Former CIA director Michael J. Morell told the media recently that Russian President Vladimir Putin should consider turning Edward Snowden, the former CIA contractor who currently remains in exile in Russia, over to the US authorities as a token of Moscows goodwill to the Trump administration. The suggestion is being considered by the Kremlin,NBC reports, citing Russian sources. I doubt whether Moscow would really turn Snowden over to the US at least in the short run, because it is obviously against Russian interests to do so. Even though President Putin had implied that his government would take the initiative and improve relations with Washington once the Trump administration assumed office, I dont think Putin is likely to repatriate Snowden, whom President Donald Trump calls a traitor, as the young American defector remains a valuable asset to Russia. On the intelligence level, despite the fact that the spy war between the US and the former Soviet Union, and now Russia, has been going on for decades, over the years Russian spies have been largely unsuccessful in their attempts to infiltrate the National Security Agency (NSA), Americas leading government institution overseeing national security. However, the defection of Snowden and the secret information in his possession in fact have offered Moscow an extremely rare glimpse into the heart and soul of US intelligence. Snowden has reiterated that he hasnt handed over any US state secret to the Russian authorities but as long as he remains on Russian soil, there is always a way for the Russian authorities to make him talk. On the other hand, as far as propaganda value is concerned, Snowden could prove even more invaluable in this sense. Over the years, Putin has been strongly criticizing the hypocritical nature of American democracy as a way to justify his personal dictatorship in Russia. Given that, what is a better proof of American hypocrisy than project PRISM unveiled by Snowden? In fact, the more ferociously the US comes after Snowden, the stronger the impression both within Russia and in the international community that he is a dissident and victim of political persecution, thereby enhancing Putins image as a protector of human rights and freedom. Perhaps one should take notice that shortly after former US president Obama had pardoned Chelsea Manning, the US soldier who had been convicted of turning over highly classified information on Washingtons mass surveillance program on its own citizens to WikiLeaks, Russia announced that it would extend Snowdens length of stay to 2020, suggesting that Moscow is desperate to keep Snowden on its soil. However, while Snowden might still prove a valuable asset to Moscow, he might become a liability or even a source of trouble in the eyes of the Kremlin if he stays in Russia indefinitely, not least because he has been critical of Russias human rights record and Putins dictatorship. Besides, Snowden has also been criticizing Moscows own mass surveillance program, calling it not cost-effective, not necessary, and obviously oppressive. Given Snowdens potential for becoming a vocal critic of Moscow, perhaps the best outcome for the Kremlin is for him to leave Russia after his visa expires and seek asylum somewhere else. Turning Snowden over to the US will not only undermine Putins international image but may also scare off US billionaires and celebrities who have sought asylum in Russia in order to dodge heavy taxes. Losing these rich and influential foreign guests might eventually turn out to be an even bigger loss than losing Snowden. This article appeared in the Hong Kong Economic Journal on Feb. 23 Translation by Alan Lee [Chinese version ] Contact us at [emailprotected] RT/RA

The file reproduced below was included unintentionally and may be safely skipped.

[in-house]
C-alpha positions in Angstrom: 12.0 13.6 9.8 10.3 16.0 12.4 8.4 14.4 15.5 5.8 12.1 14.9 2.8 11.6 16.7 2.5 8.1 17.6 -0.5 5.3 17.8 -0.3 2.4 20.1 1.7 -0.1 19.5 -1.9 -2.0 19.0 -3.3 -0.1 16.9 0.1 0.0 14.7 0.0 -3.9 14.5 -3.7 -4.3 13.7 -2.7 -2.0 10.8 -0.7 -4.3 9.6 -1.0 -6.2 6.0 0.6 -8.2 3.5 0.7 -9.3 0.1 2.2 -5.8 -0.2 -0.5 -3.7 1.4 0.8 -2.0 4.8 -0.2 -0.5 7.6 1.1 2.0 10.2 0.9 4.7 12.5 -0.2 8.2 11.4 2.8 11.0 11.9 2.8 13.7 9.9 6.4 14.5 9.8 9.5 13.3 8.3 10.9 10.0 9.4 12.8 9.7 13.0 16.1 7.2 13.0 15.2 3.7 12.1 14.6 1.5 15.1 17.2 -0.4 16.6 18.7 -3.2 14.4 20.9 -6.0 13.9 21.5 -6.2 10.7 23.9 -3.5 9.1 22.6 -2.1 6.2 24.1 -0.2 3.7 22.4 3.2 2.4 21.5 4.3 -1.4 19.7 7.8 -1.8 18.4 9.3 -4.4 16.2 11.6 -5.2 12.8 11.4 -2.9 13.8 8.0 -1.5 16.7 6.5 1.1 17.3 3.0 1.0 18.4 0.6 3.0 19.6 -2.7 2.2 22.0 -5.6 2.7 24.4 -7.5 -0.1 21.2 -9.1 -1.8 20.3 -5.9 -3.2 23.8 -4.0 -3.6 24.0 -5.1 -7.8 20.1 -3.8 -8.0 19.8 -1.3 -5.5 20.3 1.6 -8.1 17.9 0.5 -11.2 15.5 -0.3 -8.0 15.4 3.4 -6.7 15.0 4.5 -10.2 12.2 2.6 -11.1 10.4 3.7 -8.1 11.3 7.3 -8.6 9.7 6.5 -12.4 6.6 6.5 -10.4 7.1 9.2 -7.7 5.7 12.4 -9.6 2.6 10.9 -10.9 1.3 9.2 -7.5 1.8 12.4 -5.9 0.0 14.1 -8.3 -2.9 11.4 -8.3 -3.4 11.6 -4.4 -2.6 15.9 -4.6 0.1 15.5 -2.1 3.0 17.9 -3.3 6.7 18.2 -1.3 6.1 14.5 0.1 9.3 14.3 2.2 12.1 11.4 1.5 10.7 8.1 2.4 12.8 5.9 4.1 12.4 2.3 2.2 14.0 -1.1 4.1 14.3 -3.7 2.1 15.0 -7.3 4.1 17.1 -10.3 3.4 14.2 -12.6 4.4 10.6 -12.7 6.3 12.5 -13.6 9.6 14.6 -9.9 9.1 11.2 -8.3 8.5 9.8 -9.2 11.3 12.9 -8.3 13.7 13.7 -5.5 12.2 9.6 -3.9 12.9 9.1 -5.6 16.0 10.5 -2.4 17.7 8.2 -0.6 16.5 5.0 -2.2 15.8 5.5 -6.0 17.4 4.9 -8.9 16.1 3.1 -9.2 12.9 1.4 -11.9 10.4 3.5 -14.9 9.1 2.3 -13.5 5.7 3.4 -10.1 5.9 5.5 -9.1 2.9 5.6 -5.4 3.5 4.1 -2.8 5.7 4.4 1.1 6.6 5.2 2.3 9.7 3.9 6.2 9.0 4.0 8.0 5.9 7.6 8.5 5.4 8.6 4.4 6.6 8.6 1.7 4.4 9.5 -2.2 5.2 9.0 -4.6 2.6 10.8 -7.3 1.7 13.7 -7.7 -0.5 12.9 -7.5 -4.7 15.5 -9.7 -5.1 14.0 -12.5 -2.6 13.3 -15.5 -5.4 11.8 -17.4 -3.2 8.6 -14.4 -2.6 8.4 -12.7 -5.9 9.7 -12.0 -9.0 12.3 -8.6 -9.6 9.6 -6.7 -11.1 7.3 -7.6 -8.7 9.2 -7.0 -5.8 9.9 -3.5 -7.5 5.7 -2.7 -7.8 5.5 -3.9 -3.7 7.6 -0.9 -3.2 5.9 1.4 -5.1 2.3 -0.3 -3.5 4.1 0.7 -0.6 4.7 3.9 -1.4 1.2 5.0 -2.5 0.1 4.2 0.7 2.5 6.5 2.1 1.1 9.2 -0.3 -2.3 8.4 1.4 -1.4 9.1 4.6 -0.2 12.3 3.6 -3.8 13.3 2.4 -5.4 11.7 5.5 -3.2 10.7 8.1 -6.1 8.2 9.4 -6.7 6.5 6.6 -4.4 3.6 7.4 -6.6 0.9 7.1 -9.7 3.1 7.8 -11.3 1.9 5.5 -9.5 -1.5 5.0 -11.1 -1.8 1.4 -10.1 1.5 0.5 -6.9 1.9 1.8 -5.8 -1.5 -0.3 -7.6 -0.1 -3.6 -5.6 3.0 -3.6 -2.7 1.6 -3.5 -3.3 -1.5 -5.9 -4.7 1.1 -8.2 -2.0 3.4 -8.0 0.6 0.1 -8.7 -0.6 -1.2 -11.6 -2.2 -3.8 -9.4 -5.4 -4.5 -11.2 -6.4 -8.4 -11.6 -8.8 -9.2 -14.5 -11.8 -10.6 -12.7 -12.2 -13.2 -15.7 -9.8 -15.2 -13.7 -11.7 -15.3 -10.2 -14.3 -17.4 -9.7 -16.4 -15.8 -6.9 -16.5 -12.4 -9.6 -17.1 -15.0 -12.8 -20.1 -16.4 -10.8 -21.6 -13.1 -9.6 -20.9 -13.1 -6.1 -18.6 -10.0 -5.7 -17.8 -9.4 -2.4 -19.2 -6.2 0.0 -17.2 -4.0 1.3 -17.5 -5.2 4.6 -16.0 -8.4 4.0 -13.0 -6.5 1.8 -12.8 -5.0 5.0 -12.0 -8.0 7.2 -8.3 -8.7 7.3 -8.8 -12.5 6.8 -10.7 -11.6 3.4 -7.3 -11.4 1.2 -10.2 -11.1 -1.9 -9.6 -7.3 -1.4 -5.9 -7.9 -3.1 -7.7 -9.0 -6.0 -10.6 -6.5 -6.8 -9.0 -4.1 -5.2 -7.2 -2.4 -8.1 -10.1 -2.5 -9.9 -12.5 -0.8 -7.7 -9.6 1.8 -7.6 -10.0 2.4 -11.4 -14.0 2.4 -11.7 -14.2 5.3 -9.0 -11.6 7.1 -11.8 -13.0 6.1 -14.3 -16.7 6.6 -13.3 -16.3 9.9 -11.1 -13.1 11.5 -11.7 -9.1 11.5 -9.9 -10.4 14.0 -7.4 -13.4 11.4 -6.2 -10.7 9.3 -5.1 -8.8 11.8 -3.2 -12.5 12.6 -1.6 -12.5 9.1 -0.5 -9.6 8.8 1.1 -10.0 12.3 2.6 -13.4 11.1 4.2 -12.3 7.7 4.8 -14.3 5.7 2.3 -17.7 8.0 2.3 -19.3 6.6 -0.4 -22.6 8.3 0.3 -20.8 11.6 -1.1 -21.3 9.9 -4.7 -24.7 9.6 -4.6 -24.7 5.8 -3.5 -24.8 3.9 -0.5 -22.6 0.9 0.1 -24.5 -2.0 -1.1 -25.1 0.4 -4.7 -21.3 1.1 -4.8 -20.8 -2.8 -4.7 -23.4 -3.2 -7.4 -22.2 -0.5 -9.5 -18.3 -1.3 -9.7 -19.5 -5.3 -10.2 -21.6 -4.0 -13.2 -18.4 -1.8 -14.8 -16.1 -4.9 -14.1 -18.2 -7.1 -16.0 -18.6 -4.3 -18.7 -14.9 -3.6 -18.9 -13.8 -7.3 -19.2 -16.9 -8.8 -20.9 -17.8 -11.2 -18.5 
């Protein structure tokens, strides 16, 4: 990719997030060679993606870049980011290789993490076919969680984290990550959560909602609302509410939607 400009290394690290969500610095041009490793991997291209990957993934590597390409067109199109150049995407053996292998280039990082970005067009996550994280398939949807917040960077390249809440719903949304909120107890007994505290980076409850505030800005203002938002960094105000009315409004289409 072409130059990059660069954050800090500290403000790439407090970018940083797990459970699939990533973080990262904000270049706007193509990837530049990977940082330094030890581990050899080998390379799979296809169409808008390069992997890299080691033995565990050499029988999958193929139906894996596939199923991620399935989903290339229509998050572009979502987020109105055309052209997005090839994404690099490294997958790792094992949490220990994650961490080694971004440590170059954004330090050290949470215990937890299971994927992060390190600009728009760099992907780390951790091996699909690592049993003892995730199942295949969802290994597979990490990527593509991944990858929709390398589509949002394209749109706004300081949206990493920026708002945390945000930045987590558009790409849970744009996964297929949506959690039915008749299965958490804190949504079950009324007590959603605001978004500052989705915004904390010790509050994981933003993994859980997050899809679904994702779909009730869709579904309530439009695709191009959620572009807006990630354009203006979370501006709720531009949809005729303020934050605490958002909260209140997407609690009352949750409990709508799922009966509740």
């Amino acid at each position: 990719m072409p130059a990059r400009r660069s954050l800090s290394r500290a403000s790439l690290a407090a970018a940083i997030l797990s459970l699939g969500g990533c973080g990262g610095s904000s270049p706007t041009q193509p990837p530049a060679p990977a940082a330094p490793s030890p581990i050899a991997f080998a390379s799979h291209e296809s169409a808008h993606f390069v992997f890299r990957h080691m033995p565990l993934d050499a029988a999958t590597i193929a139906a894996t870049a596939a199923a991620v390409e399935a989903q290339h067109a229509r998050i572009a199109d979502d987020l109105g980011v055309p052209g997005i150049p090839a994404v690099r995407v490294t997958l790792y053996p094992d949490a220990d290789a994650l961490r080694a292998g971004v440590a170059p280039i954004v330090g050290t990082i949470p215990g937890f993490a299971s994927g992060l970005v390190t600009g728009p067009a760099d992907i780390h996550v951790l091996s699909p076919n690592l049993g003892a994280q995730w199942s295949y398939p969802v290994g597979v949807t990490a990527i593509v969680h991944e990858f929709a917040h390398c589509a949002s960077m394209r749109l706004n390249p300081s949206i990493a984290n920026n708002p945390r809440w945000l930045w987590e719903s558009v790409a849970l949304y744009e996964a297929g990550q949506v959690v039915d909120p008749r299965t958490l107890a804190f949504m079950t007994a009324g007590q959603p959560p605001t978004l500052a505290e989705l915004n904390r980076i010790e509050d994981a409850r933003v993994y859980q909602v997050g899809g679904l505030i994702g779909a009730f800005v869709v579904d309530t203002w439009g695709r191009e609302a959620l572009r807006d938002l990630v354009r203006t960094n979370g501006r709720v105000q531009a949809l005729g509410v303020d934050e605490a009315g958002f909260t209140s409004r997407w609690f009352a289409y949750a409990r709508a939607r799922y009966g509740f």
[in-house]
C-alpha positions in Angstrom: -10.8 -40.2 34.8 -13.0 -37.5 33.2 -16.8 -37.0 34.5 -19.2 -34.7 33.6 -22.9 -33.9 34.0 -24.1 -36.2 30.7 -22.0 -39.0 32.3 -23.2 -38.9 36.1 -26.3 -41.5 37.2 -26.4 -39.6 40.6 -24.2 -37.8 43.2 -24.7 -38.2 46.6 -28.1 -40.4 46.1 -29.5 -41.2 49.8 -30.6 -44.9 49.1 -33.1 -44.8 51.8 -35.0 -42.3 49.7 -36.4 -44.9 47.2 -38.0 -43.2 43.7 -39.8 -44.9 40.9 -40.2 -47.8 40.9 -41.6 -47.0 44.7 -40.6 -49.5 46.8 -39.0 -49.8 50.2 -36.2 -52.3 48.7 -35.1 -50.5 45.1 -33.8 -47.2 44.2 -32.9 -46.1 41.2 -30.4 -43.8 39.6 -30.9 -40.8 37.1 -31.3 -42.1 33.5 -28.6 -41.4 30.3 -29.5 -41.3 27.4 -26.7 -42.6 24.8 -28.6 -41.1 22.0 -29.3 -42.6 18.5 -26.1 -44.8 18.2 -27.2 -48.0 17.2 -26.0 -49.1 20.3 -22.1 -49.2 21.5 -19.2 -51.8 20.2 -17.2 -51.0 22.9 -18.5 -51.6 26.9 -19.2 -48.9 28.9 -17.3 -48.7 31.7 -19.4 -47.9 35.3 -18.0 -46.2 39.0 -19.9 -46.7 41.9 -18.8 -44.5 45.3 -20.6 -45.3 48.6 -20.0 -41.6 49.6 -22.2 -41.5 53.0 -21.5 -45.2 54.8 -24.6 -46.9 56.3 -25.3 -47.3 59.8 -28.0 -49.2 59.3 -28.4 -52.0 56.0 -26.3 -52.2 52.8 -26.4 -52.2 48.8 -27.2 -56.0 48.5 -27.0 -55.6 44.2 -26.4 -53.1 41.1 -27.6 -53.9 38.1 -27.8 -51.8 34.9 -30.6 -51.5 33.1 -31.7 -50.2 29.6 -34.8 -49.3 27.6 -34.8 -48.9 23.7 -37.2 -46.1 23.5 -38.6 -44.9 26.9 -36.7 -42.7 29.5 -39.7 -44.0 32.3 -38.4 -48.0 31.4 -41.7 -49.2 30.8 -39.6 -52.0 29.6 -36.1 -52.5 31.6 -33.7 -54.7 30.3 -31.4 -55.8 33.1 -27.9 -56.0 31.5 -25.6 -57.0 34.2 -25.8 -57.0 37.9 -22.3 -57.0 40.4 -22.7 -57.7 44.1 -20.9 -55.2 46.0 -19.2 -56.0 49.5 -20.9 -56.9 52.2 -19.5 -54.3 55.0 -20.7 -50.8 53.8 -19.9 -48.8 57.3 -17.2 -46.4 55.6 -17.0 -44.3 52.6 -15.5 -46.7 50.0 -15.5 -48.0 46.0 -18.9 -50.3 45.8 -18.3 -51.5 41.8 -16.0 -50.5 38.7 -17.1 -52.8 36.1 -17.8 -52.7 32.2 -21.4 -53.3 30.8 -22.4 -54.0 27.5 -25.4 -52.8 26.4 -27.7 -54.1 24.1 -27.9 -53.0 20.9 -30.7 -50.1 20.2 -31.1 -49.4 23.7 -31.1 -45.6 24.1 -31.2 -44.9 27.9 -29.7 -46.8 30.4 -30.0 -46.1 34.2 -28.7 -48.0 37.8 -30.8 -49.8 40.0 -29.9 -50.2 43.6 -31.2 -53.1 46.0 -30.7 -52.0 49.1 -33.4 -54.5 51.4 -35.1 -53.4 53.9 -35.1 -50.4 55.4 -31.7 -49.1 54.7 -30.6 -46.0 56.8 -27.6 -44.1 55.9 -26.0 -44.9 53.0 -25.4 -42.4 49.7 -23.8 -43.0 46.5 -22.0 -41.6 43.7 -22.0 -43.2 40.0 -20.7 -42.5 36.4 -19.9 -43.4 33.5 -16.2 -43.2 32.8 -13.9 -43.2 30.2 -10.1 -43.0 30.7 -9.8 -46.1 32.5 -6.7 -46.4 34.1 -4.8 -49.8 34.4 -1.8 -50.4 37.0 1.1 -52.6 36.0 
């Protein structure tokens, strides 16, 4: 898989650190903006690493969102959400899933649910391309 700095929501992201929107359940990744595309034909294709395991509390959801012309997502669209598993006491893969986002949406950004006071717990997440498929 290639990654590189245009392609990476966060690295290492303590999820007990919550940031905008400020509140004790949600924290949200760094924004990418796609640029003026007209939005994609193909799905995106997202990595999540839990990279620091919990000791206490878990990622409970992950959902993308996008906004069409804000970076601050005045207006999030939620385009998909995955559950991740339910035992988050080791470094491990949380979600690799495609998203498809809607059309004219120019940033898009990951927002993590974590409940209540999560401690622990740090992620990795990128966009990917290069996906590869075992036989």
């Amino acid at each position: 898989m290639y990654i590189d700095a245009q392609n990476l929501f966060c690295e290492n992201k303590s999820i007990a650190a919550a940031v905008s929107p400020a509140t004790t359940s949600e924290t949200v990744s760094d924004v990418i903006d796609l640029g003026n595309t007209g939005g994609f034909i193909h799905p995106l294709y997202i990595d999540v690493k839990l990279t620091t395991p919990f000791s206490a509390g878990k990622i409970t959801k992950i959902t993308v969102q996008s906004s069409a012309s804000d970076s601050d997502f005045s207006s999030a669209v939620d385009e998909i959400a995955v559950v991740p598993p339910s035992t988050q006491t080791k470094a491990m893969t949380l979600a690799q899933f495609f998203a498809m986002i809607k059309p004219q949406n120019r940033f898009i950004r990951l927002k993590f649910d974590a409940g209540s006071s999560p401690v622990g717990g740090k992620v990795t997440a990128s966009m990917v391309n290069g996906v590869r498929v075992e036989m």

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February 28, 2017   Posted in: Edward Snowden  Comments Closed

Refugees who sheltered Snowden now live in fear in Hong Kong – CNN